by Brett Shoemaker on July 01, 2010 12:57pm
If you're a regular Port 25 follower, you are likely aware of the ongoing work we have been doing around the Linux Integration Services for Hyper-V. Well, this session was a continuation of that effort, focusing on the combined work of Microsoft and Red Hat to make our platforms run well on each other's virtualization offerings. If you're interested, it's similar to the presentation that we gave at Microsoft's TechEd 2010 conference a few weeks ago.
The reason for our presence at Red Hat Summit is a simple. We recognize that whether by design, by acquisition, or by accident, there are a mix of platforms in most IT environments. Yes, Microsoft and Red Hat compete and will continue to do so, but our customers' mixed environments require interoperable solutions.
The questions from Red Hat's attendees were no different than those from attendees at Microsoft's events. Interest is high, and customers want to know where the capabilities are today and what is coming in the future.
And, most importantly, how can I try it out (for free)? If you are wondering about the answer to that last one, you can they get the Integration Component code here and Microsoft Hyper-V Server 2008 R2, our free, stand-alone hypervisor, here. Plus, there are great "How to" videos and blogs for installing, running, and backing up Linux on Hyper-V (#1, #2, #3).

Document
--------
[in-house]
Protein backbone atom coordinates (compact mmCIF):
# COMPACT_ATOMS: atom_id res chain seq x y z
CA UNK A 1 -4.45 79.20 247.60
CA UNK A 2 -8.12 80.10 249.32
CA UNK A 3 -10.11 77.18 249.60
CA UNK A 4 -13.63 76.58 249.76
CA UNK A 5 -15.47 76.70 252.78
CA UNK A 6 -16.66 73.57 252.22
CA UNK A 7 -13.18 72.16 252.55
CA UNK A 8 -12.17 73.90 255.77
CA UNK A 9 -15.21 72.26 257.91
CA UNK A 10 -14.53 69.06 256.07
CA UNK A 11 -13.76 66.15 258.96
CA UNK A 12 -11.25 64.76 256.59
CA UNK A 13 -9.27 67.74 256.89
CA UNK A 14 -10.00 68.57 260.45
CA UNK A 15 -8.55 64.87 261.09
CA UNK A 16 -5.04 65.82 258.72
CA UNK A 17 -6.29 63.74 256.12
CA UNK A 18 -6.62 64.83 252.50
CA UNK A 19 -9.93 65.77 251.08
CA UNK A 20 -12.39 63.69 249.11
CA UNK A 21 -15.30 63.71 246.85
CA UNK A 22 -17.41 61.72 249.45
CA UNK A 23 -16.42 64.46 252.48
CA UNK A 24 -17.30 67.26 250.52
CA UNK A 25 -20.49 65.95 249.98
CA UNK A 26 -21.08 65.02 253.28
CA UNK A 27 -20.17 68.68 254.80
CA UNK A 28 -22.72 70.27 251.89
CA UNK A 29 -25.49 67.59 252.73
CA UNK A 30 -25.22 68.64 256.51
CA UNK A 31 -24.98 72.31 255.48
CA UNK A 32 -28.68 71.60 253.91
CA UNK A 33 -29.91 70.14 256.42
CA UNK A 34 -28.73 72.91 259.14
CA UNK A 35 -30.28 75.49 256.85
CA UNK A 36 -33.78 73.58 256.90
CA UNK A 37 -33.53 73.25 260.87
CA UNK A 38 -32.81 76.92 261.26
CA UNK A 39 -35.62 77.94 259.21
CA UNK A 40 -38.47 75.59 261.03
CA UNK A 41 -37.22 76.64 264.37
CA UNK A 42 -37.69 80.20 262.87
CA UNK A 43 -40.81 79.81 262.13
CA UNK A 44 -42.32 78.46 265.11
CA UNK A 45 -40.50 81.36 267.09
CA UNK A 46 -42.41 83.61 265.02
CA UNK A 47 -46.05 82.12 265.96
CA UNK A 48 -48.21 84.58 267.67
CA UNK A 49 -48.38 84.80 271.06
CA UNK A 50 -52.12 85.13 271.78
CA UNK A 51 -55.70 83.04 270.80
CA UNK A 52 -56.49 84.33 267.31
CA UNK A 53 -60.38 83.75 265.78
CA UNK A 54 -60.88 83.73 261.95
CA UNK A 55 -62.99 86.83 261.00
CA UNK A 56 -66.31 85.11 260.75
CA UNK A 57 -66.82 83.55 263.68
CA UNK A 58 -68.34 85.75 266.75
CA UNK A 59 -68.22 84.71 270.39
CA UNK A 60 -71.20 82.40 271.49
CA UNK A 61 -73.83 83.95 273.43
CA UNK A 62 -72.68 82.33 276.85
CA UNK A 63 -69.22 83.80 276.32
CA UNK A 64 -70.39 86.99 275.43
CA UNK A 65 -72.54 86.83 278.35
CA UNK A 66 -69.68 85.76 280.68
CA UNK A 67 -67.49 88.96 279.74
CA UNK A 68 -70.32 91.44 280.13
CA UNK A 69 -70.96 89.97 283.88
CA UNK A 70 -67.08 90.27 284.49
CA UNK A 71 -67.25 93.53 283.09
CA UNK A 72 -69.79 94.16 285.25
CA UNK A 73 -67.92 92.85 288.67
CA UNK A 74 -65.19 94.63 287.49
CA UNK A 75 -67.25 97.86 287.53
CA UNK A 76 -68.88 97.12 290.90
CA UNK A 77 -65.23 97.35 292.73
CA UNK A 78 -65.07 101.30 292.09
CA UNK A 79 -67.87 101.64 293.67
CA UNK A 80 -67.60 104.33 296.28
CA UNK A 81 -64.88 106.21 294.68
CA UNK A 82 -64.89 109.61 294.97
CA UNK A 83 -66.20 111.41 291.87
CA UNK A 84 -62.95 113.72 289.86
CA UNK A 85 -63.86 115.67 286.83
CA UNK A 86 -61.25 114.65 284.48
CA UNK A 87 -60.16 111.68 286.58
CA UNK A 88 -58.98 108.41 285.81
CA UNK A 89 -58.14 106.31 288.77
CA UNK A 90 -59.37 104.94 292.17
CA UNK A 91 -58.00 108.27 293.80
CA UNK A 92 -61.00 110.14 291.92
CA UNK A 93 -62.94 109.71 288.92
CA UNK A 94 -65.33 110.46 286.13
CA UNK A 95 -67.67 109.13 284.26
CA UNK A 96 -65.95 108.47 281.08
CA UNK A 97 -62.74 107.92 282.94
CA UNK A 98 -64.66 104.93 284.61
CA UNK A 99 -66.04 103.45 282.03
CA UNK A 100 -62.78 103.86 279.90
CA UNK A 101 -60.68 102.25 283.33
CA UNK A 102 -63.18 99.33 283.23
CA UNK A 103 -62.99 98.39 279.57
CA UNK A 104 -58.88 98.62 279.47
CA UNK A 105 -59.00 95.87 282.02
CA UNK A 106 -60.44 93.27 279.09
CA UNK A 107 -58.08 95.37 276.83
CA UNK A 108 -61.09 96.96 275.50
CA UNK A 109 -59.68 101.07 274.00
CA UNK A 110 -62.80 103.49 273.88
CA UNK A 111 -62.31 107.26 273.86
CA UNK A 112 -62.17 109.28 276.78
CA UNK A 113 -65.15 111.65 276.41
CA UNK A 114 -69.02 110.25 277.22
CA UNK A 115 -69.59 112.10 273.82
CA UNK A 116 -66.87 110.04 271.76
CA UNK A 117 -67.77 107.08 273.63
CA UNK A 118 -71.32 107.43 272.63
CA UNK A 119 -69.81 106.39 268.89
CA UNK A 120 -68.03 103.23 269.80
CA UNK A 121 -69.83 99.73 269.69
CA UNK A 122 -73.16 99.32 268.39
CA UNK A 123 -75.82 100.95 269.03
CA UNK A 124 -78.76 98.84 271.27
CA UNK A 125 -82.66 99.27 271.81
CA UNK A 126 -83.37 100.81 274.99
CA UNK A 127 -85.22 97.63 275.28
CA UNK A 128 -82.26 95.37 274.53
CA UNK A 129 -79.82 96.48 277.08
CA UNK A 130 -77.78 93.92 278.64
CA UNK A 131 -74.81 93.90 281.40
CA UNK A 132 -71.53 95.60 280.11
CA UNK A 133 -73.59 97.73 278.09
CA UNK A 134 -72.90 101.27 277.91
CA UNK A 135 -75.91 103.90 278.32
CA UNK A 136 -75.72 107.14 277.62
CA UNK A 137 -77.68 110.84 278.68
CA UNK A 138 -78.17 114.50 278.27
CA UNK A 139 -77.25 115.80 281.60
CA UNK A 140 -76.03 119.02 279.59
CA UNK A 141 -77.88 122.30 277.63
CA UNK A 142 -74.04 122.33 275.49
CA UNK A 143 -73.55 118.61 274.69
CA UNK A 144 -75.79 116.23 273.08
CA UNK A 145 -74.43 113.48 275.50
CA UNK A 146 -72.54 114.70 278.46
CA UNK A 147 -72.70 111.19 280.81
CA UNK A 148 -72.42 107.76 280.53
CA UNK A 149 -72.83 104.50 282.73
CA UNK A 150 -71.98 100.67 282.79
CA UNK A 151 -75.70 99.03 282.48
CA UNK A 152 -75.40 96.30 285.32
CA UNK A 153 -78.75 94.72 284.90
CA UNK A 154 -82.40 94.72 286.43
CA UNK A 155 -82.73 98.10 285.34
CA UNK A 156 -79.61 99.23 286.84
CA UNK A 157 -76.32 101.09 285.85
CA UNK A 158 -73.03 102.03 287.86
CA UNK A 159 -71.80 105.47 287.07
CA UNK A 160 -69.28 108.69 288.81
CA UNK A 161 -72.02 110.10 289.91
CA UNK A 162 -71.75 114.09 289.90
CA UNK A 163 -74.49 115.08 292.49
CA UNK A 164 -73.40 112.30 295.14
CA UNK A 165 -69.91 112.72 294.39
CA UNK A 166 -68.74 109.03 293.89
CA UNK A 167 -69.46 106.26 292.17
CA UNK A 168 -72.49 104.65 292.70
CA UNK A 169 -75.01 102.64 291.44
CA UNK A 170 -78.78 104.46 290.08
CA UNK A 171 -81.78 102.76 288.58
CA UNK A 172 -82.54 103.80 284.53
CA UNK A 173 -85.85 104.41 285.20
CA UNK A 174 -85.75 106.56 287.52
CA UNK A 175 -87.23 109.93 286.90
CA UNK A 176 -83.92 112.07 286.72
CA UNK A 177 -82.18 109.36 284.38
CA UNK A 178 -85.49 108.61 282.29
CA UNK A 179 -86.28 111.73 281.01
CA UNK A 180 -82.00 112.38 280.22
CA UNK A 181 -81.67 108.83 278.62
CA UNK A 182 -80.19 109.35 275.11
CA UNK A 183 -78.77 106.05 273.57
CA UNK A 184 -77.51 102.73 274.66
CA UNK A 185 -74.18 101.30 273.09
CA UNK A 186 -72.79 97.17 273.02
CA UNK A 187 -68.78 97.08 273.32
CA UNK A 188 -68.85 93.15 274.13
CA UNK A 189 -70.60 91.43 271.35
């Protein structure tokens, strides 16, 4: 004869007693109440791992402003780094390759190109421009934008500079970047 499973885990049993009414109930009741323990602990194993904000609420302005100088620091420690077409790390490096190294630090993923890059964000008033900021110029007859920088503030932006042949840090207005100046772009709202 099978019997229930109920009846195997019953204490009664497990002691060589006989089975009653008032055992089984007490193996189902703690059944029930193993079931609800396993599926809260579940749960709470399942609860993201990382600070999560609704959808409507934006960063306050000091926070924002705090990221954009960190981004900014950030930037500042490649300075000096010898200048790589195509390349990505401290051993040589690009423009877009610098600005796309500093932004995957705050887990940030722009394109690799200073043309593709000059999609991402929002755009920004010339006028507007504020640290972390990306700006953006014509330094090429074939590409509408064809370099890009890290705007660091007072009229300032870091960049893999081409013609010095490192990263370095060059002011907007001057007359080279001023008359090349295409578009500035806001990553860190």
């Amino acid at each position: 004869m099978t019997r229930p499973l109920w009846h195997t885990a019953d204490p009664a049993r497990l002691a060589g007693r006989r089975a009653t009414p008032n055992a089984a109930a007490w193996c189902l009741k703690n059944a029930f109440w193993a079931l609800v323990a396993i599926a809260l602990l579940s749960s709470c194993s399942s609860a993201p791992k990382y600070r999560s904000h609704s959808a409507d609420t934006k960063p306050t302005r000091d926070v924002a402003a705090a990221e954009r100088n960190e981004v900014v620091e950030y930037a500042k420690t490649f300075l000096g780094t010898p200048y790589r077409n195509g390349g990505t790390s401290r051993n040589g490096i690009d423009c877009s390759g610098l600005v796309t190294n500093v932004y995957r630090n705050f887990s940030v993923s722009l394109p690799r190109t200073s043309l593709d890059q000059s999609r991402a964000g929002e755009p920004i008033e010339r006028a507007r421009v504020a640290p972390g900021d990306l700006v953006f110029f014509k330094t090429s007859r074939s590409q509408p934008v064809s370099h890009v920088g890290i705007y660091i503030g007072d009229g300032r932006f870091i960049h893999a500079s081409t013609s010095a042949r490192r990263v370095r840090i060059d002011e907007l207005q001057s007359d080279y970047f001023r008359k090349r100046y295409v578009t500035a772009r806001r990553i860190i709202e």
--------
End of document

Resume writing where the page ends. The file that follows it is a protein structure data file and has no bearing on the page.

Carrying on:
To be honest, I expected more looks of surprise when I told attendees that I worked for Microsoft but that wasn't the case at all. Maybe it was because Red Hat executives, in their keynotes, recognized that Red Hat Enterprise Linux often runs virtualized on Hyper-V, but I think more likely it was because it just makes sense that we would be there.
After all, we are there because our customers demand it, and Microsoft is committed to meeting the needs of our customers.